Quentin Tarantino’s Lawsuit Against Gawker: Enjoy!


The case could ultimately turn on one little word at the end of Gawker's story...

In the true spirit of its genre, the January 23 online leak of Quentin Tarantino's latest screenplay for the Western movie The Hateful Eight sets the stage for a showdown between Tarantino and gossip-news website Gawker. Aside from pure entertainment value of the personalities involved, the case confronts some of the hottest topics in copyright law, including fair use, safe harbors, and secondary liability. The case could ultimately turn, however, on one little word at the end of Gawker's story.

Gawker didn't actually display the full screenplay or even publish excerpts. Rather, Gawker reported the leak occurred while giving access to the poached script via a link to the website where it resided – apparently one that was independent and not otherwise connected to Gawker. Thus, Gawker says, it didn't interfere with Tarantino's rights.

But Gawker also did one more thing ... it added "Enjoy!" at the end of its story. Gawker's liability likely hinges on whether that one word phrase reflected a desire that its readers click the link. Secondary liability, a fancy way for saying aiding and abetting, is a current hot topic in all areas of IP law, not just copyrights. Generally, liability in such circumstances only requires that a party encourage someone else to engage in conduct it knows to infringe, even if it wasn't directly engaged in the copying. The Supreme Court has dealt with this issue at least twice in the past ten years, most recently in the context of patent infringement in 2011 (Global-Tech v. SEB, dealing with the standard of knowledge required by the encourager). And while much still remains to be resolved in this area of the law, Gawker's ability to explain away what it meant by the story's one word conclusion is likely to prove its biggest hurdle.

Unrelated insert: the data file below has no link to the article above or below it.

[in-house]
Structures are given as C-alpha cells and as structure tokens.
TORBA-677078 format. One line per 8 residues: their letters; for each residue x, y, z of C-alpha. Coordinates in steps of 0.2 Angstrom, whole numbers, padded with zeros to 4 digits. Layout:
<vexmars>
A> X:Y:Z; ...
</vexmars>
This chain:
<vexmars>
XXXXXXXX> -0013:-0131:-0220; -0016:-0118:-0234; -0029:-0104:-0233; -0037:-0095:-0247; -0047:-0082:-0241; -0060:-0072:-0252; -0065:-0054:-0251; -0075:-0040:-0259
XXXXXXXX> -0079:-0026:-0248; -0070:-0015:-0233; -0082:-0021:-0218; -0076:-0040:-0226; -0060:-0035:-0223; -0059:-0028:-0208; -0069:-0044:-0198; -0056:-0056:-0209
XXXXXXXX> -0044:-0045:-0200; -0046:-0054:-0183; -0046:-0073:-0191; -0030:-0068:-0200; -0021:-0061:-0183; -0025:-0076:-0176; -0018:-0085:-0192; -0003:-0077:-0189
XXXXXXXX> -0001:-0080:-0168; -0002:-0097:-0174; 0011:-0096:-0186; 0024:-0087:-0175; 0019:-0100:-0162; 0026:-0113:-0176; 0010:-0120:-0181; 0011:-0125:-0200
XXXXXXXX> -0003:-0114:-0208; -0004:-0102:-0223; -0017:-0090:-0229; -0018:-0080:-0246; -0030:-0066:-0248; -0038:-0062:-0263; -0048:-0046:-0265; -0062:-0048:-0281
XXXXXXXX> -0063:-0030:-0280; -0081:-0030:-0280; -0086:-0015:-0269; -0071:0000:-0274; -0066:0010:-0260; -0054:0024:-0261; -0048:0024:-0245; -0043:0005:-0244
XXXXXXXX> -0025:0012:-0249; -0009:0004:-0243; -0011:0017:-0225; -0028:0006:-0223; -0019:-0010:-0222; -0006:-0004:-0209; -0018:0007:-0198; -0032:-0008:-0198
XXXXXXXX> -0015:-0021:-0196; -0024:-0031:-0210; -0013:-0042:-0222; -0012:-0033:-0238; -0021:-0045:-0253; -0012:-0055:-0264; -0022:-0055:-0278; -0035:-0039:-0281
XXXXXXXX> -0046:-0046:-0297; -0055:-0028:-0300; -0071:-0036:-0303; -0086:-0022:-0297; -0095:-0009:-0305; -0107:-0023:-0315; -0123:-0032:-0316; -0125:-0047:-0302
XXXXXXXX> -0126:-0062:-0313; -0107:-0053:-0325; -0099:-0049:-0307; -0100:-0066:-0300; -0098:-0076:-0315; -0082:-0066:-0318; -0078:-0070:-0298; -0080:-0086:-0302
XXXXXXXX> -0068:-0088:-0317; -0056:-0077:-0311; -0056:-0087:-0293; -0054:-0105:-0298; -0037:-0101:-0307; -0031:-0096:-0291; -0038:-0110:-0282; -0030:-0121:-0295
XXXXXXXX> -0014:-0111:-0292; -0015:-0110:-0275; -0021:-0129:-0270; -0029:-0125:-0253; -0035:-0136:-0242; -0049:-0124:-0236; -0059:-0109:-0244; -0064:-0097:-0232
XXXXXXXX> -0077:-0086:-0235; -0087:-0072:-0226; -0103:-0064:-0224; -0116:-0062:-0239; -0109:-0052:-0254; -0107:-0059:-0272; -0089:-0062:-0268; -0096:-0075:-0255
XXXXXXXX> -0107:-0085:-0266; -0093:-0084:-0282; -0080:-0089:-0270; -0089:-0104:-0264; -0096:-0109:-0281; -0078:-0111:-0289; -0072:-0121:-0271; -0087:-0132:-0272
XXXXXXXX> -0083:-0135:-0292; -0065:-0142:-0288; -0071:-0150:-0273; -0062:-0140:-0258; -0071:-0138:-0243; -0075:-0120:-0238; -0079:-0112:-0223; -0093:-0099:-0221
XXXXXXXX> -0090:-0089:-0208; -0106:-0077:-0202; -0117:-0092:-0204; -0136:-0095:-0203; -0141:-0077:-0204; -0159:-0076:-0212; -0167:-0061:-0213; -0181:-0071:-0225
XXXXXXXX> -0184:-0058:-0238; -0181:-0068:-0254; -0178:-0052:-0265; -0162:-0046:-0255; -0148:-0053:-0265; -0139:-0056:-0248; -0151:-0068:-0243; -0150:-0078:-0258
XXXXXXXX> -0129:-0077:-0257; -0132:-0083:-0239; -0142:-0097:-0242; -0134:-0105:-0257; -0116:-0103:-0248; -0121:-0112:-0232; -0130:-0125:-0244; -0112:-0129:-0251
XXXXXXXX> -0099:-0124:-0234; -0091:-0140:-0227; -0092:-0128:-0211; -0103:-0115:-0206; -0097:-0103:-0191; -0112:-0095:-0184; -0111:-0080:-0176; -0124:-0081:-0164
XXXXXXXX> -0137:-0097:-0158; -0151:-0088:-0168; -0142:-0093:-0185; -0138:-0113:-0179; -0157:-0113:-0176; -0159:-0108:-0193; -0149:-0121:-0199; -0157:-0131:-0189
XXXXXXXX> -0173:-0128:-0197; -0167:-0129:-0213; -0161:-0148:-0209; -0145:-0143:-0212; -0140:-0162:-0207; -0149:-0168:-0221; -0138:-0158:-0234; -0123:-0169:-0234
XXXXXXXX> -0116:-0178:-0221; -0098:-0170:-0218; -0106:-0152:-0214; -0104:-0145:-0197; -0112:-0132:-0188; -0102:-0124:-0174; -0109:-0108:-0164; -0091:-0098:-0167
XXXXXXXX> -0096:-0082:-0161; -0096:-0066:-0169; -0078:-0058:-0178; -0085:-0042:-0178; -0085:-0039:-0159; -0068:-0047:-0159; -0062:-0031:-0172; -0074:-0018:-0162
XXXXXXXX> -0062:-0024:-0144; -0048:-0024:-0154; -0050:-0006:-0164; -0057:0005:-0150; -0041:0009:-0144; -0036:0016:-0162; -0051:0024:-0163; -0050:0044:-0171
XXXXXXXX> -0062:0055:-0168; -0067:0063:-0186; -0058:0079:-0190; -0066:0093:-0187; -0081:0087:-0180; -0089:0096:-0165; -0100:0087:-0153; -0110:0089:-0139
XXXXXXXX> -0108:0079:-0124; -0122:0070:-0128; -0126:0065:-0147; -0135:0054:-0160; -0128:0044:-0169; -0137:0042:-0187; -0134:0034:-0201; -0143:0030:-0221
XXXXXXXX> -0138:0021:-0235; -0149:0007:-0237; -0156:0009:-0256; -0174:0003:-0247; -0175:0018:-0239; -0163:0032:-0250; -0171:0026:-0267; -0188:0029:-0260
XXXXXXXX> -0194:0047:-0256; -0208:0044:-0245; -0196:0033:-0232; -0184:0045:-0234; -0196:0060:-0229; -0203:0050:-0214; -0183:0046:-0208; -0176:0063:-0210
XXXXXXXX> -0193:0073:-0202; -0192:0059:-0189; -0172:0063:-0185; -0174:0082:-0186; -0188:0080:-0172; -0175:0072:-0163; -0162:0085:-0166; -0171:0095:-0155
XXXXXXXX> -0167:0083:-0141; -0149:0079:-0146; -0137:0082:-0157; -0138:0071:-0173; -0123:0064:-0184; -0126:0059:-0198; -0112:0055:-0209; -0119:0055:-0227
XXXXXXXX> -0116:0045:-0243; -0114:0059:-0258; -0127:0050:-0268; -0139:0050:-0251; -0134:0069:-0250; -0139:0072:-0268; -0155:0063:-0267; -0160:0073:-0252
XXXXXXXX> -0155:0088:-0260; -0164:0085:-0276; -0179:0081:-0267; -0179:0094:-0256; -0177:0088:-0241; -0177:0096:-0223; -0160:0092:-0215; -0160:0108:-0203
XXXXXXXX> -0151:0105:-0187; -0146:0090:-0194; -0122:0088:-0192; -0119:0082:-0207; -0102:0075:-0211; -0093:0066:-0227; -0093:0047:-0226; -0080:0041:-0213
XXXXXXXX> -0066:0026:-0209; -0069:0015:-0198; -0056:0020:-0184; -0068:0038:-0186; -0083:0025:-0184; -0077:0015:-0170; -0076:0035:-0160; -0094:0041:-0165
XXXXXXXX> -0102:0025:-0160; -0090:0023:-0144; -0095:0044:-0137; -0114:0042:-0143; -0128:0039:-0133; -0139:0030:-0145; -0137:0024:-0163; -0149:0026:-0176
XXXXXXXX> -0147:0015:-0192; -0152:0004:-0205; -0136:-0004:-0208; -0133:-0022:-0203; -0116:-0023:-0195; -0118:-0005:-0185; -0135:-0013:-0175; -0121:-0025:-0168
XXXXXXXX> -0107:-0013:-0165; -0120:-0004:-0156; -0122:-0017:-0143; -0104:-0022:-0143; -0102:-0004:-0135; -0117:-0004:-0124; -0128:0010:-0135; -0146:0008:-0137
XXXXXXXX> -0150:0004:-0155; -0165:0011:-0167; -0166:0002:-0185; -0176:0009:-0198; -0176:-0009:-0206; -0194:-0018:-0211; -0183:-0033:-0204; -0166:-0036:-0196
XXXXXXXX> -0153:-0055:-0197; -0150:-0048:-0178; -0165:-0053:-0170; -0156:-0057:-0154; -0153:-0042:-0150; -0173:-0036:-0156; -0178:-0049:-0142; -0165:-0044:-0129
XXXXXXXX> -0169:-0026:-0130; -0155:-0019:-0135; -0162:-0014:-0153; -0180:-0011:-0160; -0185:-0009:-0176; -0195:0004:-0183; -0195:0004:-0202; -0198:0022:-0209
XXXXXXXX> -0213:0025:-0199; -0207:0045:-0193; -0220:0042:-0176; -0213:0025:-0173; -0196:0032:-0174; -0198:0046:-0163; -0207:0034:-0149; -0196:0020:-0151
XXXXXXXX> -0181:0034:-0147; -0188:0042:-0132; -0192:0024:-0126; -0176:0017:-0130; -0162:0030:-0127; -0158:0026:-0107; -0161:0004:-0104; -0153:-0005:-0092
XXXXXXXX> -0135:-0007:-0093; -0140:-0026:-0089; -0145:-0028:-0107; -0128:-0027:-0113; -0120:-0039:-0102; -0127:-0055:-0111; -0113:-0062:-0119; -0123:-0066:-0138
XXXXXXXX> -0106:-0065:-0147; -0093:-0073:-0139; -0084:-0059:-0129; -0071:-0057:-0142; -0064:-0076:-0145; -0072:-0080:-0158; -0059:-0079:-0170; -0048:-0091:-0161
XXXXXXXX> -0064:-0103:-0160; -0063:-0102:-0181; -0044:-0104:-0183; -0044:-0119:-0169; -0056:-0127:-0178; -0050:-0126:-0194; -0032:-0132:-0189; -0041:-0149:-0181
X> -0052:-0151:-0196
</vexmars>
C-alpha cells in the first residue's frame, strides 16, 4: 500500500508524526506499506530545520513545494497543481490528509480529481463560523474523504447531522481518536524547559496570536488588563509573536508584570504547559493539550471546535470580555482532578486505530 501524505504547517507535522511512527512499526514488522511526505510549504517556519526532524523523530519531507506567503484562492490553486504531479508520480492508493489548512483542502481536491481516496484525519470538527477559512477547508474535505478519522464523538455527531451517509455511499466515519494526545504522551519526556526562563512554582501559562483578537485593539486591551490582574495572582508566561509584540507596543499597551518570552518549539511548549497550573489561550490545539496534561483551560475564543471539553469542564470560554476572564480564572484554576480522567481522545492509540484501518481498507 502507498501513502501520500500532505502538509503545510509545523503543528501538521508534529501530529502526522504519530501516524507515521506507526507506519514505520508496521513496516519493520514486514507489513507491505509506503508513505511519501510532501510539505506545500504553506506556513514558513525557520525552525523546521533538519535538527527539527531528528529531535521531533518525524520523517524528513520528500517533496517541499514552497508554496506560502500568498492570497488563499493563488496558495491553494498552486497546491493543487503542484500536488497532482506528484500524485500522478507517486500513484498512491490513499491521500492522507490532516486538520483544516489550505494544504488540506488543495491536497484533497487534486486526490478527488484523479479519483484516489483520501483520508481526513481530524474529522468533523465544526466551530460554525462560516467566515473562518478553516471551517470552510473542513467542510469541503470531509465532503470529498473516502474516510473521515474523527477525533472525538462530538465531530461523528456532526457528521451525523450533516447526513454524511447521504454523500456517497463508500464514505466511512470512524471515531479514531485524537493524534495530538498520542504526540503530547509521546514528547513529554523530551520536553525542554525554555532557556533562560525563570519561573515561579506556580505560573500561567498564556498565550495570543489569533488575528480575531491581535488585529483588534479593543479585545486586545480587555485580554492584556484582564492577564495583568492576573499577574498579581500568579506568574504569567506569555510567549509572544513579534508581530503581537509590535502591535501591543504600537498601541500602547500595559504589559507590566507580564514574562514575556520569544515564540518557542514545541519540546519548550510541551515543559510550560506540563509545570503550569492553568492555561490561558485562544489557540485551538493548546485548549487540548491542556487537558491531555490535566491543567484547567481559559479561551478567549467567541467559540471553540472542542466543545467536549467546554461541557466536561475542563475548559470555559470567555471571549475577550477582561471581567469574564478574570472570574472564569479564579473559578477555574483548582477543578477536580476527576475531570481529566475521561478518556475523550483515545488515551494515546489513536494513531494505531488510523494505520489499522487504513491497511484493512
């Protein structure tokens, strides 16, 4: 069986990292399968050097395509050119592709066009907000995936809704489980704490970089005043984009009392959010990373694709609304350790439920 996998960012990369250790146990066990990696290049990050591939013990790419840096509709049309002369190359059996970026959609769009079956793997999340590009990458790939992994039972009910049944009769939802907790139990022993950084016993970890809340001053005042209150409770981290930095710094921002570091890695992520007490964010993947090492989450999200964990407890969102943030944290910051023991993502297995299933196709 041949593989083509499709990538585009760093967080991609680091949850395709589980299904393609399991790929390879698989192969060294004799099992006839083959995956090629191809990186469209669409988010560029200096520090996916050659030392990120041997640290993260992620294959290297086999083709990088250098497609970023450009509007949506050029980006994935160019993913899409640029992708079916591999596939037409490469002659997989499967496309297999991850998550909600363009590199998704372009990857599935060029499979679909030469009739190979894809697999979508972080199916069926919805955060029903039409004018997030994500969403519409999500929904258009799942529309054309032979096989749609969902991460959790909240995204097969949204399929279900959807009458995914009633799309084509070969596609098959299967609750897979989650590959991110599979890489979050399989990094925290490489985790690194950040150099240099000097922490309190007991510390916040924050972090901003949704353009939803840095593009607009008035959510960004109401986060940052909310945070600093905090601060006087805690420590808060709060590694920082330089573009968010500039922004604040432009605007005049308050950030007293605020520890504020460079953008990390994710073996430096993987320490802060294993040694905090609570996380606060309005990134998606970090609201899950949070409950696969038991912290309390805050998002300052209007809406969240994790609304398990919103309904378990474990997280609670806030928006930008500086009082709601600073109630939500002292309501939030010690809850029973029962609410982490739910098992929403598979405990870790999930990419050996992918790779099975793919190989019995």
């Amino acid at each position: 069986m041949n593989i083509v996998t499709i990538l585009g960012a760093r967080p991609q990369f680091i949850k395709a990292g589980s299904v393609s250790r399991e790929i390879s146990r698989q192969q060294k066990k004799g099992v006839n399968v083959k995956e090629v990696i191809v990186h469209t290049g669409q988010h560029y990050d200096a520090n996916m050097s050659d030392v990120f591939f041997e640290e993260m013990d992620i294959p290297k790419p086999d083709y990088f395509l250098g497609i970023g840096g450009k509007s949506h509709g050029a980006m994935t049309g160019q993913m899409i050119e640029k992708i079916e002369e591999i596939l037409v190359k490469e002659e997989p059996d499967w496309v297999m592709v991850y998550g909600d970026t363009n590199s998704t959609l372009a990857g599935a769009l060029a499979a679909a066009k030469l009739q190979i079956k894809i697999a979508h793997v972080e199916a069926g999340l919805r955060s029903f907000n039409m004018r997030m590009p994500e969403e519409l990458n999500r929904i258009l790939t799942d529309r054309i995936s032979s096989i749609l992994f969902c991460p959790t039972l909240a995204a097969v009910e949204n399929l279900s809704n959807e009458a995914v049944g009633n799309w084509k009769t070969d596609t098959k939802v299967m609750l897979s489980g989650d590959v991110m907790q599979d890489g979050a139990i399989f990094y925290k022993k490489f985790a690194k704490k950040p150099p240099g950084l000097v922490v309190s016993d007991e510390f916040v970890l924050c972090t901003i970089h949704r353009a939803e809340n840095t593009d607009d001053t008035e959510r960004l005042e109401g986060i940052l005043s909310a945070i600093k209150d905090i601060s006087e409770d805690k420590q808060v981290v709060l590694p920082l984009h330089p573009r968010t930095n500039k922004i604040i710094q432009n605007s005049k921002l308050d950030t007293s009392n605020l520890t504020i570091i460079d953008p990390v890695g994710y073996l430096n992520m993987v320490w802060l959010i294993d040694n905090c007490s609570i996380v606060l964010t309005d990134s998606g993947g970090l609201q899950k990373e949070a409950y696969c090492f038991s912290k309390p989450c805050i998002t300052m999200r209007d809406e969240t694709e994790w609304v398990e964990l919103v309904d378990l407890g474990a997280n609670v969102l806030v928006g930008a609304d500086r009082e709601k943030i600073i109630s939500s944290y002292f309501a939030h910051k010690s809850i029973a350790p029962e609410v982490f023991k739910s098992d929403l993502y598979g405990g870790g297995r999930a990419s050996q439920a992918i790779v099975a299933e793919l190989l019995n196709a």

Absent that phrase, Gawker has a better chance to claim it was simply presenting a news story with supporting documentation. By including it, that "news" story is transformed into a salacious invitation by Gawker to check out the screenplay, maybe get a little advance preview your friends haven't (at least until you re-tweet the link to them, now potentially having exposed yourself to the same fate as Gawker).

Big Hollywood names, complex legal theories, and big talk from both sides about not backing down all suggest those following the case might have their own opportunity to "Enjoy!" as things unfold. In pointing the world toward a leaked cowboy movie screenplay, perhaps Gawker might just as well have ended its story with a different one-word phrase: Draw!


[Shawn Leppo practices in the Intellectual Property, Patent Division, and International Law groups of Pennsylvania-based law firm McNees Wallace & Nurick LLC. His practice includes all aspects of intellectual property law including litigation, licensing and patent prosecution.

JD Supra's new Law Matters series asks experts for their quick take on popular news of the day, and specifically how such matters affect people in their personal or professional lives. Stay tuned for other posts in the series.]

image credit: flixster/rottentomatoes


DISCLAIMER: Because of the generality of this update, the information provided herein may not be applicable in all situations and should not be acted upon without specific legal advice based on particular situations.

© JD Supra Perspectives | Attorney Advertising

Written by:


JD Supra Perspectives on:

Readers' Choice 2017
Reporters on Deadline

"My best business intelligence, in one easy email…"

Your first step to building a free, personalized, morning email brief covering pertinent authors and topics on JD Supra:

Sign up to create your digest using LinkedIn*

*By using the service, you signify your acceptance of JD Supra's Privacy Policy.

Already signed up? Log in here

*With LinkedIn, you don't need to create a separate login to manage your free JD Supra account, and we can make suggestions based on your needs and interests. We will not post anything on LinkedIn in your name. Or, sign up using your email address.